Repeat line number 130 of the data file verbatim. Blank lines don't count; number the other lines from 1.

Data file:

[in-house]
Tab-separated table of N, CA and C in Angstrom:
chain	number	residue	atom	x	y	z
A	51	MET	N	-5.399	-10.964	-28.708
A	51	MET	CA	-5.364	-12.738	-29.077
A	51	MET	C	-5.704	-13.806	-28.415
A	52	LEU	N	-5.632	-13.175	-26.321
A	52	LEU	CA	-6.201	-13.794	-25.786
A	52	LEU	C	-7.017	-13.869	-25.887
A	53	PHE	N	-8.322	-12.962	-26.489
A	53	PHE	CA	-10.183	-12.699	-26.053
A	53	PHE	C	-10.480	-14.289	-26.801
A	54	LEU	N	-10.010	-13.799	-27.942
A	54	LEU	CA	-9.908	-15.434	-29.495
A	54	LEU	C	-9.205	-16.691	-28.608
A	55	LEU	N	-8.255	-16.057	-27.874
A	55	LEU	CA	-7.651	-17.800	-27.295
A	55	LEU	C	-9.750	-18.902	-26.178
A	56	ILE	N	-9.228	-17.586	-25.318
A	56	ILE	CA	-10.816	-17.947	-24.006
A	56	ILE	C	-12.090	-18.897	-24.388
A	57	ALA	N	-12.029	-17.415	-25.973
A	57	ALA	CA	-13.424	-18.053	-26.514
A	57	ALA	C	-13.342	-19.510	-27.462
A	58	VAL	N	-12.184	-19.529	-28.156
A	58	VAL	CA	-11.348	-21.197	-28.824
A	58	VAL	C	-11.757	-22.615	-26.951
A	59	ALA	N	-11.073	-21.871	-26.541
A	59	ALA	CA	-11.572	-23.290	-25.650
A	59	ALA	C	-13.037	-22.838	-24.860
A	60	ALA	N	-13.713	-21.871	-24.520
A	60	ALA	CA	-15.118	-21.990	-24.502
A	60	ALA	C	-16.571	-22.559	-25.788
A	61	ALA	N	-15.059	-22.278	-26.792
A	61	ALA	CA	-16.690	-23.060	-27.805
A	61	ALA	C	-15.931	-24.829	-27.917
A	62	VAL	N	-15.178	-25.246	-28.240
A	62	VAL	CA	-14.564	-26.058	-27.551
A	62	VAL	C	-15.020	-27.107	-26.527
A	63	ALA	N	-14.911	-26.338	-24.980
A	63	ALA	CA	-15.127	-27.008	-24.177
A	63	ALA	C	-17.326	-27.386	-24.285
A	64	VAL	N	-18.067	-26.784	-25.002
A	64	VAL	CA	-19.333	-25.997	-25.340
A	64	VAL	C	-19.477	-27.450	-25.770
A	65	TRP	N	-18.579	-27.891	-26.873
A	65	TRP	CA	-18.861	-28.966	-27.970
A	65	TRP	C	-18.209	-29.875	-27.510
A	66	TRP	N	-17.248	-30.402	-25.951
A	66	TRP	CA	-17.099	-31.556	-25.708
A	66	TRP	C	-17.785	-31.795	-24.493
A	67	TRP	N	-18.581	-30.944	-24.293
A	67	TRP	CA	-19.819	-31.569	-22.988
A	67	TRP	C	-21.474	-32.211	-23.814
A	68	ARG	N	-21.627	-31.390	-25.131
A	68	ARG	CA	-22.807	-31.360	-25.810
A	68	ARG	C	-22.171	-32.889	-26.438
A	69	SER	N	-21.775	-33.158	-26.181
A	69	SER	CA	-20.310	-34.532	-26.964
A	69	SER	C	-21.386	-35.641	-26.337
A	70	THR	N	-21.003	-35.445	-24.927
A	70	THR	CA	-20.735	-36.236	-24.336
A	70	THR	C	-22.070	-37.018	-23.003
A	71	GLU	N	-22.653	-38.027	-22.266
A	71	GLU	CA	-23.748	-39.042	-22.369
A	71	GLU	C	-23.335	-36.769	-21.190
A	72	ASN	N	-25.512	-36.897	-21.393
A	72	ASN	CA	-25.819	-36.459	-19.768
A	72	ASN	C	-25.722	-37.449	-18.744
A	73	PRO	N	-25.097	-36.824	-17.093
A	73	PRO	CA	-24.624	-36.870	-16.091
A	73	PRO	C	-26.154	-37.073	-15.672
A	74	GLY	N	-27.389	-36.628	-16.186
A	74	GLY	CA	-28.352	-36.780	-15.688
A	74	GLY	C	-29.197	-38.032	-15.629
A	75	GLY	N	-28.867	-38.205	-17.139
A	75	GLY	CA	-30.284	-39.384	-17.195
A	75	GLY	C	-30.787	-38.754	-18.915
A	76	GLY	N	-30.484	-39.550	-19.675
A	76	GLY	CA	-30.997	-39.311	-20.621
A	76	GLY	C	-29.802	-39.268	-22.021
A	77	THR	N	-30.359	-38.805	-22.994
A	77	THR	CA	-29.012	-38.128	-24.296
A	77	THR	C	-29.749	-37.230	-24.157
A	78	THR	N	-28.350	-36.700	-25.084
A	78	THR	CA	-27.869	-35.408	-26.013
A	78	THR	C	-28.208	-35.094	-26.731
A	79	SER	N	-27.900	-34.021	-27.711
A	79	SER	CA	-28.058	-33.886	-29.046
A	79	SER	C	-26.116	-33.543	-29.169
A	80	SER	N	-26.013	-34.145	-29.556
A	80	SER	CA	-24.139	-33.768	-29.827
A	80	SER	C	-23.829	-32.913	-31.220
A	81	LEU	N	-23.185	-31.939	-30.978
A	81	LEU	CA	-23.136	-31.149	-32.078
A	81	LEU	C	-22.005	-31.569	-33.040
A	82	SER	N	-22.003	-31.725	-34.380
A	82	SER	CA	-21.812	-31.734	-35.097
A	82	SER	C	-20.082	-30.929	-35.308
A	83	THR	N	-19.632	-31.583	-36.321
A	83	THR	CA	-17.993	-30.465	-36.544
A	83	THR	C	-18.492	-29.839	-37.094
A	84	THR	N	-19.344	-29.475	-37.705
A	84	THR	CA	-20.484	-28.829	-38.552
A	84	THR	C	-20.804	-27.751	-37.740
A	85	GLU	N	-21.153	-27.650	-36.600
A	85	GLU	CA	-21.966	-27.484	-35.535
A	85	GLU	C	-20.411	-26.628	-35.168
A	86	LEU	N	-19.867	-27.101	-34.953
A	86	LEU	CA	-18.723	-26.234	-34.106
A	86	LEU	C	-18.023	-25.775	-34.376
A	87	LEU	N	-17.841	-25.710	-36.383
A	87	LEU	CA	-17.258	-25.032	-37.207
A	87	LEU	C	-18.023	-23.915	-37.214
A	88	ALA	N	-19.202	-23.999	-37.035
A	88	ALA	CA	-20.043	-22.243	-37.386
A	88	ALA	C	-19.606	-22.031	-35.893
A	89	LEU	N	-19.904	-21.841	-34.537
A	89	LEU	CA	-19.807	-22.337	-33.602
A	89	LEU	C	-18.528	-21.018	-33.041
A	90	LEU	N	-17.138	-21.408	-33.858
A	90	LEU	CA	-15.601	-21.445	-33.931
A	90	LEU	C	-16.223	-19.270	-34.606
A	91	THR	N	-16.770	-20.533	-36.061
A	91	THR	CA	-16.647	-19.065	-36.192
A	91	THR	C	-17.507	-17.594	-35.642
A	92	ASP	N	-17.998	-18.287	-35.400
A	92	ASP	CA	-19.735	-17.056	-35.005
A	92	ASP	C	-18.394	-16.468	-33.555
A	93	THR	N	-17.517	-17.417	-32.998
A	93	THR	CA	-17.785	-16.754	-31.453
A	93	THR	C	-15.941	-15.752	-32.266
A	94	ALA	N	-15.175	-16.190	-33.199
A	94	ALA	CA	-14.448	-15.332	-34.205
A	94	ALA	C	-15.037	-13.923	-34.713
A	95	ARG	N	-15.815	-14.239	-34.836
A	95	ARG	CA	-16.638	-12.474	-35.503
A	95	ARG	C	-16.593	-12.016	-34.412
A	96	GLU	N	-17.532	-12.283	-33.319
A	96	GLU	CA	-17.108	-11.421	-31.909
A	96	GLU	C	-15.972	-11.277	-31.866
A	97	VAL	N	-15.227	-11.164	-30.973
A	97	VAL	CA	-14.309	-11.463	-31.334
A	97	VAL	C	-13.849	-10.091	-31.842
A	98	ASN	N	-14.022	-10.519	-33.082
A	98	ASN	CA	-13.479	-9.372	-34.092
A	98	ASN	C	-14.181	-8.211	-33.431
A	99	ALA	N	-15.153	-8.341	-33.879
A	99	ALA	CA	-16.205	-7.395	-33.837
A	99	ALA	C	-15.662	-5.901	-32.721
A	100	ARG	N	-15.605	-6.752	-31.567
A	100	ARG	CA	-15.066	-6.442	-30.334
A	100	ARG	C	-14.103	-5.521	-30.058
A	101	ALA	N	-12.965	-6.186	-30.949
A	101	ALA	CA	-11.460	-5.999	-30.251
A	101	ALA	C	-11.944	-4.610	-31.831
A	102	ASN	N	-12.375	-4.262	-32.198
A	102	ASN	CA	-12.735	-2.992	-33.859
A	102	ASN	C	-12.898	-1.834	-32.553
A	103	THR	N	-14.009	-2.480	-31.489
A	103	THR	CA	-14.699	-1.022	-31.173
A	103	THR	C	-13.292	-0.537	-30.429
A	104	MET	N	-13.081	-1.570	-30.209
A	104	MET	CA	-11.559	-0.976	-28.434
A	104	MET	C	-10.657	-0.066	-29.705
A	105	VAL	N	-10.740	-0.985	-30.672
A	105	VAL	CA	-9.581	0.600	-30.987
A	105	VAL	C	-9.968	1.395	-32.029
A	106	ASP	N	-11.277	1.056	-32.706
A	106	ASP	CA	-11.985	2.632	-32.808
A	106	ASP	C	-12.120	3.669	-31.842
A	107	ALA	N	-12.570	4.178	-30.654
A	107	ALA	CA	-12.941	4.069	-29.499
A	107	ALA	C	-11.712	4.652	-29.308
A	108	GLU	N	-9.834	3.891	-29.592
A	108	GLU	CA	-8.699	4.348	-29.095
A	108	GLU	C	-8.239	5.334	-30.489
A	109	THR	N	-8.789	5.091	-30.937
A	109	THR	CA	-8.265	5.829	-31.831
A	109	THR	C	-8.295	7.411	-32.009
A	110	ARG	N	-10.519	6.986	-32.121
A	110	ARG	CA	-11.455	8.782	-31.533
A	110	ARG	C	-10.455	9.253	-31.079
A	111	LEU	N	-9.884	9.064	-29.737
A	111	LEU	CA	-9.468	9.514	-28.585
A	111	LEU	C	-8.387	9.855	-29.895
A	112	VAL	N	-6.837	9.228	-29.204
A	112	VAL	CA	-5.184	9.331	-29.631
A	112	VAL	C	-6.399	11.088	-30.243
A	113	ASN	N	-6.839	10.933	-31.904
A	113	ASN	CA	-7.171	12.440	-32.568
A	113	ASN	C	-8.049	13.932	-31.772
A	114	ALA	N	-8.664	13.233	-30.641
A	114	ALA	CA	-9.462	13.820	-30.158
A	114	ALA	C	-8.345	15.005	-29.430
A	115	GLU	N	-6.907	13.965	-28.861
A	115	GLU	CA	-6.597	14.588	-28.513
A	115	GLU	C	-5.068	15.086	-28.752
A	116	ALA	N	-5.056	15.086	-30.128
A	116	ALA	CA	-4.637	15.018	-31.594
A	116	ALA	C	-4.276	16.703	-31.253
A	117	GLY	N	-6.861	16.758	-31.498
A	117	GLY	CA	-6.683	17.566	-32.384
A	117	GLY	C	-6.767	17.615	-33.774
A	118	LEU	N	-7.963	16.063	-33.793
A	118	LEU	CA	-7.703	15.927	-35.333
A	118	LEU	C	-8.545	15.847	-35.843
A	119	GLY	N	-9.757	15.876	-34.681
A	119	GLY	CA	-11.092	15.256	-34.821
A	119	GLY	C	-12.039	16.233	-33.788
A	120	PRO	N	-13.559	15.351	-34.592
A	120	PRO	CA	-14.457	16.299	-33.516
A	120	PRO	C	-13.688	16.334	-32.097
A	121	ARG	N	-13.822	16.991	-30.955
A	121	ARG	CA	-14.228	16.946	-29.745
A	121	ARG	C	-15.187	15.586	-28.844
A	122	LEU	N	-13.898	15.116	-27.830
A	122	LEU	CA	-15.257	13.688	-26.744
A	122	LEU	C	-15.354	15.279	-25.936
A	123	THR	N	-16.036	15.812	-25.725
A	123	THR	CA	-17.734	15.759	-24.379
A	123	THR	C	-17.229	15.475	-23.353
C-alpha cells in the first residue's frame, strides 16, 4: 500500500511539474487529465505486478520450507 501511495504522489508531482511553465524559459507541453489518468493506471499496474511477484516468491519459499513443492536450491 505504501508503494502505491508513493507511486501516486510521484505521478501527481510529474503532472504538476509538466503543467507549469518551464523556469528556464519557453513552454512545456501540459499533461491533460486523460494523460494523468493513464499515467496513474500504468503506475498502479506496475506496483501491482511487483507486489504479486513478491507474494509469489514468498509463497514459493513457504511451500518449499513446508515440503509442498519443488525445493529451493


A	93	THR	N	-17.517	-17.417	-32.998